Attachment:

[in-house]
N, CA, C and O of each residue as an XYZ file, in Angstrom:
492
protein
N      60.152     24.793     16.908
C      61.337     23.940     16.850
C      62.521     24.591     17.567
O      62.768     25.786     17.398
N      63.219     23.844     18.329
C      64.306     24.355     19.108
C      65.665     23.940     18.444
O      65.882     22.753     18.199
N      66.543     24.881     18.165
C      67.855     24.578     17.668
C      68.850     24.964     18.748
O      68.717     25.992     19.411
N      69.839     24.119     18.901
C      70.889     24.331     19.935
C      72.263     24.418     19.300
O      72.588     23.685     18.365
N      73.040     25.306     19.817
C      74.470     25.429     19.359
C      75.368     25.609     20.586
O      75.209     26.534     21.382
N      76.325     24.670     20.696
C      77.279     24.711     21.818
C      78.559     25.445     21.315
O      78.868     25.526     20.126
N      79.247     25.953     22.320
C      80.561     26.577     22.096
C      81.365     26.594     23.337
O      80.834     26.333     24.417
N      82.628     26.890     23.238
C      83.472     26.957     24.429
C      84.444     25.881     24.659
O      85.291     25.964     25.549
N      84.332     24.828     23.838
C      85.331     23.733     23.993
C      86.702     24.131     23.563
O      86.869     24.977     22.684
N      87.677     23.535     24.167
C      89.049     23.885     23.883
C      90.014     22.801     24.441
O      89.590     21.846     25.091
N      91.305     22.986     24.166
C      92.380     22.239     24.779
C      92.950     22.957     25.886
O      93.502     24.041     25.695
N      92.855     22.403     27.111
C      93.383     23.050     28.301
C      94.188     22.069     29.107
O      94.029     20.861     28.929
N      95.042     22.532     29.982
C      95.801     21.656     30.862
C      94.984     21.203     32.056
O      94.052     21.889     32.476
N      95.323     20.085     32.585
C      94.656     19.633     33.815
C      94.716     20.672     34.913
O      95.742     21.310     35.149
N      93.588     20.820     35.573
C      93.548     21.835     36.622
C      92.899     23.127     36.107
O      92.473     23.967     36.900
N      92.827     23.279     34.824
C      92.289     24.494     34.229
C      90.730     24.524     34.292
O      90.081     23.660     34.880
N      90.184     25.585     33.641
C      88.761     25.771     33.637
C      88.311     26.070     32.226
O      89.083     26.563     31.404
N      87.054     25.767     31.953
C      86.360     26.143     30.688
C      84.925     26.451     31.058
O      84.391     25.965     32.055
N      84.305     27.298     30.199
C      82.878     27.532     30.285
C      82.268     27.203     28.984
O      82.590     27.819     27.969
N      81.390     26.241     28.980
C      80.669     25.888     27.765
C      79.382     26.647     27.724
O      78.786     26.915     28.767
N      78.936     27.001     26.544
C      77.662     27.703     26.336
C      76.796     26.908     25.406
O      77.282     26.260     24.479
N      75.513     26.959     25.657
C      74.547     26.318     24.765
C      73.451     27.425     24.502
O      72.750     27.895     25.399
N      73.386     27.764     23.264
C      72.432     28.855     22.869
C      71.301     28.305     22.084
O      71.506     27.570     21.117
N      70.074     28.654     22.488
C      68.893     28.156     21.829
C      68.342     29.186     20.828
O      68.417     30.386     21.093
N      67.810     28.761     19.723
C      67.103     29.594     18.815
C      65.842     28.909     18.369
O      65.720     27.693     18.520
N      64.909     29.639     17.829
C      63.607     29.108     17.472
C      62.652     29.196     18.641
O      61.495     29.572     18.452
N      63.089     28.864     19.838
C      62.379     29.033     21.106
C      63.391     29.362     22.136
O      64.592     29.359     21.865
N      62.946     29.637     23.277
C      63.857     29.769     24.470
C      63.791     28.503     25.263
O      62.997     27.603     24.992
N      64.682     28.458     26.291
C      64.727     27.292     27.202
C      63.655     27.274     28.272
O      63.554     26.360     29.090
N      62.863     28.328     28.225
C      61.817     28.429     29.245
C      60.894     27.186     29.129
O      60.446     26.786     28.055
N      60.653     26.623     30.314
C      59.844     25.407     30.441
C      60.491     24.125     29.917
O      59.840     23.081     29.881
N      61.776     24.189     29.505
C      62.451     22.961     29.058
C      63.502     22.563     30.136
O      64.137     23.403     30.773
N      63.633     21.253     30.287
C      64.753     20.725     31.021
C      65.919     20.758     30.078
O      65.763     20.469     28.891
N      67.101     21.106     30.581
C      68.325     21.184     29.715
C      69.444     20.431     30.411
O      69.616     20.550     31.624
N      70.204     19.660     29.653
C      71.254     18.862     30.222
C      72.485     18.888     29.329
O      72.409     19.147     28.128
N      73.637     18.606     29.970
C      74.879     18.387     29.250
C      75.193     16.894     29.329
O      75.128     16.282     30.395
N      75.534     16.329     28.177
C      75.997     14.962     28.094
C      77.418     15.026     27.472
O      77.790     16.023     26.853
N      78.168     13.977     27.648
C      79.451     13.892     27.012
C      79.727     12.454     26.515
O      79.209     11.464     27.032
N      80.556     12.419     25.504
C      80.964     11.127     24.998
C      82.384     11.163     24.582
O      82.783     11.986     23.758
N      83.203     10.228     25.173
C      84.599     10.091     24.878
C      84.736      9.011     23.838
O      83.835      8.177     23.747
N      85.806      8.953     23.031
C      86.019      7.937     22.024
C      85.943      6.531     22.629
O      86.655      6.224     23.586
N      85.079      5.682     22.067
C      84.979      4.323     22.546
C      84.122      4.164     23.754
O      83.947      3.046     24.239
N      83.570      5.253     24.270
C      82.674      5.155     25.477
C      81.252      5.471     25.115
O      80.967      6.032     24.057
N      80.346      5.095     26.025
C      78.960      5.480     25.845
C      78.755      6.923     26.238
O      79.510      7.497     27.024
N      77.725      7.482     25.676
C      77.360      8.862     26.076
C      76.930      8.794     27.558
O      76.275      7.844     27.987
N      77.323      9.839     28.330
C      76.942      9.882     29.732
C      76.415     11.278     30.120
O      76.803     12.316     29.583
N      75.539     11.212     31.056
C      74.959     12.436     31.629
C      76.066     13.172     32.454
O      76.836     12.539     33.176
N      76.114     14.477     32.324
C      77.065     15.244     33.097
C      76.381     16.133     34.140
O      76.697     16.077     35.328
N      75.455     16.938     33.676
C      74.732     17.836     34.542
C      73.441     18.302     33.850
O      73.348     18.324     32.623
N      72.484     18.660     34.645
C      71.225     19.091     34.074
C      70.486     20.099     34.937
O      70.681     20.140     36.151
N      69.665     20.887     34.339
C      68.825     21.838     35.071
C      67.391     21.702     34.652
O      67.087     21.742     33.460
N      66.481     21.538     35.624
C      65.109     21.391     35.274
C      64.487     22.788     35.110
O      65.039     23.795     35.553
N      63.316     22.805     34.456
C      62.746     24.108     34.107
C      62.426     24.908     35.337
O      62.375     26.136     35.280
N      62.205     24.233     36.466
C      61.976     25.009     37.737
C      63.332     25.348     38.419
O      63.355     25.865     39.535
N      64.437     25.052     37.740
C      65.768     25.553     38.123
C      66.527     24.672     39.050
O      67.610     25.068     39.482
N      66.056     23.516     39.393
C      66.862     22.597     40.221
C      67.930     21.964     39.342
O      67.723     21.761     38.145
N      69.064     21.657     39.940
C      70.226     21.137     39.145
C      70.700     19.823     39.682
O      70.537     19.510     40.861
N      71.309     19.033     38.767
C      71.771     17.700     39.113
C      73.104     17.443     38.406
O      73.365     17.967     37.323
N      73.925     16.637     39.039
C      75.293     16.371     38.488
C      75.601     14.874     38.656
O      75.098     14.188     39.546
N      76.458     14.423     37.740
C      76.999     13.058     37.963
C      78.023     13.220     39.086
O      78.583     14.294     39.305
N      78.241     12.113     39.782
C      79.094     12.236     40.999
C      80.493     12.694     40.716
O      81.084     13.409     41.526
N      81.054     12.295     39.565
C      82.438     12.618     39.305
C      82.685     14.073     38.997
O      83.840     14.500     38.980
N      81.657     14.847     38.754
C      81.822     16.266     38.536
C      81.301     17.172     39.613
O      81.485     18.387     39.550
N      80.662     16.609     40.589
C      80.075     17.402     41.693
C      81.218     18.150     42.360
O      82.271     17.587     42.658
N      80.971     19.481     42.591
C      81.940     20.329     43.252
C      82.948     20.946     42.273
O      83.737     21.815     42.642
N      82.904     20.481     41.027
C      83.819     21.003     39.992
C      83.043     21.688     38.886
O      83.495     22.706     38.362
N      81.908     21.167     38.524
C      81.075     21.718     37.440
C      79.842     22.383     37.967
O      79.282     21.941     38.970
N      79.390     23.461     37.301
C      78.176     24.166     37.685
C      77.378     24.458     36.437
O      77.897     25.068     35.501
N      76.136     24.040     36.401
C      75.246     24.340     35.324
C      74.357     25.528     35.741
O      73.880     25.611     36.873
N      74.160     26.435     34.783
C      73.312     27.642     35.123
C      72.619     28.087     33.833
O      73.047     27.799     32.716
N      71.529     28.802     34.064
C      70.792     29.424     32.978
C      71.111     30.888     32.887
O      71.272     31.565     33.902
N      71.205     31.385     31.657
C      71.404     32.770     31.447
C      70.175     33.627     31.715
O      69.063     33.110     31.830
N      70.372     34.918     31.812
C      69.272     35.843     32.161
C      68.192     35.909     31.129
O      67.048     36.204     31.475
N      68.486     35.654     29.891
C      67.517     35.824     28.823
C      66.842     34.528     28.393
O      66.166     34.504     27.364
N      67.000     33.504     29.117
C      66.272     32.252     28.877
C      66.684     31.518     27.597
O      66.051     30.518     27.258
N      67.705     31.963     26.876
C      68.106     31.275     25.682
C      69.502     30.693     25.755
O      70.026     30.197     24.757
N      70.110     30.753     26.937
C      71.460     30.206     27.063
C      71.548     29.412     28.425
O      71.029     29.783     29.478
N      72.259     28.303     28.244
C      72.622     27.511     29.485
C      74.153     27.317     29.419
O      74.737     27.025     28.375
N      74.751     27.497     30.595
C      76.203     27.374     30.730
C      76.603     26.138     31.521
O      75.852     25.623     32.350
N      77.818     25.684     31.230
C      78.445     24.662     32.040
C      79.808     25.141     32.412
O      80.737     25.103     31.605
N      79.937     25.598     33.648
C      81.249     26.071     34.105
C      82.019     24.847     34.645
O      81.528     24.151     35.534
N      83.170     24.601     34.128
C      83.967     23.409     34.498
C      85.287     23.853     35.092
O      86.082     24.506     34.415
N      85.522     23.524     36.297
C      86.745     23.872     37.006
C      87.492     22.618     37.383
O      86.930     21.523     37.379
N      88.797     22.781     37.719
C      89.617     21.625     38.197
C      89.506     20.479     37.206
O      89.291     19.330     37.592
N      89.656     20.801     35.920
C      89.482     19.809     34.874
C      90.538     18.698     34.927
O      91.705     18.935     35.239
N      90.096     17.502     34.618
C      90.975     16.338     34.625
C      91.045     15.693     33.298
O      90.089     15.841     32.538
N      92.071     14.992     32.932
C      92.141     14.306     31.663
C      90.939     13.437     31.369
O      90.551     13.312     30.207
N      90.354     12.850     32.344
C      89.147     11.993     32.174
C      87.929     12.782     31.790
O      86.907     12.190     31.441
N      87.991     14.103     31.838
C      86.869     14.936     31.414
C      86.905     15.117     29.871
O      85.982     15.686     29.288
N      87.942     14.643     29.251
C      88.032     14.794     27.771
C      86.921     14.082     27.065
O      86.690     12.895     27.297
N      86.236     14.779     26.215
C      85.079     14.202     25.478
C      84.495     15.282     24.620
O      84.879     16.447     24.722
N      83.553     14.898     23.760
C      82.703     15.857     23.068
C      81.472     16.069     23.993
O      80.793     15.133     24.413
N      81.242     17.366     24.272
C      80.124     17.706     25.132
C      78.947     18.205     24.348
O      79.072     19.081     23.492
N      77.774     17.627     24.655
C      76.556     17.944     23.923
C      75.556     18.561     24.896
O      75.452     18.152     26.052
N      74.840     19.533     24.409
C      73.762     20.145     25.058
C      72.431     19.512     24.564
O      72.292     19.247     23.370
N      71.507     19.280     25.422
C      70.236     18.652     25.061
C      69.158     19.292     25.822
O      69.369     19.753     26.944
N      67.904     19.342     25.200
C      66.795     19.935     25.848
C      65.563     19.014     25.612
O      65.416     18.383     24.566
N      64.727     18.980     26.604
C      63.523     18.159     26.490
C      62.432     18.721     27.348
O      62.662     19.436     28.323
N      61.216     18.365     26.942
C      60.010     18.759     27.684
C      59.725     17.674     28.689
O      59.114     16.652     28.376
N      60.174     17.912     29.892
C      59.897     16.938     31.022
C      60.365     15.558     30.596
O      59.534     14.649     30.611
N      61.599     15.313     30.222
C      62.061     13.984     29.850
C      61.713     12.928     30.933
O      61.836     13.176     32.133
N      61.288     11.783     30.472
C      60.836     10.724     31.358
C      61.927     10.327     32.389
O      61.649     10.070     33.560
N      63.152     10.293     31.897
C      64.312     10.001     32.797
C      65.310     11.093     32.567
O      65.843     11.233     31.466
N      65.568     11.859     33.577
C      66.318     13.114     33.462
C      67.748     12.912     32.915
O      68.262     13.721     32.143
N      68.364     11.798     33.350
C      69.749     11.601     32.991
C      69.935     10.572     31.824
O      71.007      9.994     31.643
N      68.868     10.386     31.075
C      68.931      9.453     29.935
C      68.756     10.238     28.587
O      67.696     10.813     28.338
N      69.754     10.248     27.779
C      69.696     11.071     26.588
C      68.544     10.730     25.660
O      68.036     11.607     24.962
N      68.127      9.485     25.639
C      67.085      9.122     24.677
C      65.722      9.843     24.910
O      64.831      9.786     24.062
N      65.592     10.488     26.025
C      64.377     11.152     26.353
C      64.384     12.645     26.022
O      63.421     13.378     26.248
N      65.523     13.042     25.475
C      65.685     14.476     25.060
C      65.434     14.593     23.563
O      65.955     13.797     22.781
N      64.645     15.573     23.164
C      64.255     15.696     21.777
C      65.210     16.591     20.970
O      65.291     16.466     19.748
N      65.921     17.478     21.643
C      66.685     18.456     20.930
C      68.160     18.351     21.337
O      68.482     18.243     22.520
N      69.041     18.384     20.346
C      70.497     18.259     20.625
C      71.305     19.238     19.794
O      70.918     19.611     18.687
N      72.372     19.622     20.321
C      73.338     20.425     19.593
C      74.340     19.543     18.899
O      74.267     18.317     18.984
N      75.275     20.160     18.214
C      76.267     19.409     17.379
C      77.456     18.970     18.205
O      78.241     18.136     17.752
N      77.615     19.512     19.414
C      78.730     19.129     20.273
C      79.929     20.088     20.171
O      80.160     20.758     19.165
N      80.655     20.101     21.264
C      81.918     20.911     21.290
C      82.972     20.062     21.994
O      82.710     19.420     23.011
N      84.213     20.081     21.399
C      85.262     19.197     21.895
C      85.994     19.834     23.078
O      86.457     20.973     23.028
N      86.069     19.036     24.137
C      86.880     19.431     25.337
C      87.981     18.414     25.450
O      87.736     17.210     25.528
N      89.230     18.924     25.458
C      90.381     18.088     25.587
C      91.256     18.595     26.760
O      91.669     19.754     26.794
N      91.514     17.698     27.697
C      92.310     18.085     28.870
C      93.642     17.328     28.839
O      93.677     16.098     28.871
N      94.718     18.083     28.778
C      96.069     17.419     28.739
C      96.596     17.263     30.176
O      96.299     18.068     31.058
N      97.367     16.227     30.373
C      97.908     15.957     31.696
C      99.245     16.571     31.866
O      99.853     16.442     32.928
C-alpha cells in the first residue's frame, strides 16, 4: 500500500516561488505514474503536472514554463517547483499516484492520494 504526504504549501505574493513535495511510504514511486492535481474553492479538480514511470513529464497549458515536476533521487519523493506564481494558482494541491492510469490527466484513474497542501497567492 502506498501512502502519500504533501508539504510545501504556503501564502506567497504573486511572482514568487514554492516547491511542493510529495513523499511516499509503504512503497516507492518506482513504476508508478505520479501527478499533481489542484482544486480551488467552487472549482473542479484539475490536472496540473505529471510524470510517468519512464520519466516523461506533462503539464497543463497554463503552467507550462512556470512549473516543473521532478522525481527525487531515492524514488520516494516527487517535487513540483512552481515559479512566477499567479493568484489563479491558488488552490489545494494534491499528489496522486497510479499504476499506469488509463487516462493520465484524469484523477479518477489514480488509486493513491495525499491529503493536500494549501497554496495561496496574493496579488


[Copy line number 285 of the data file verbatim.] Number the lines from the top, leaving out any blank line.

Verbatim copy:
N      71.529     28.802     34.064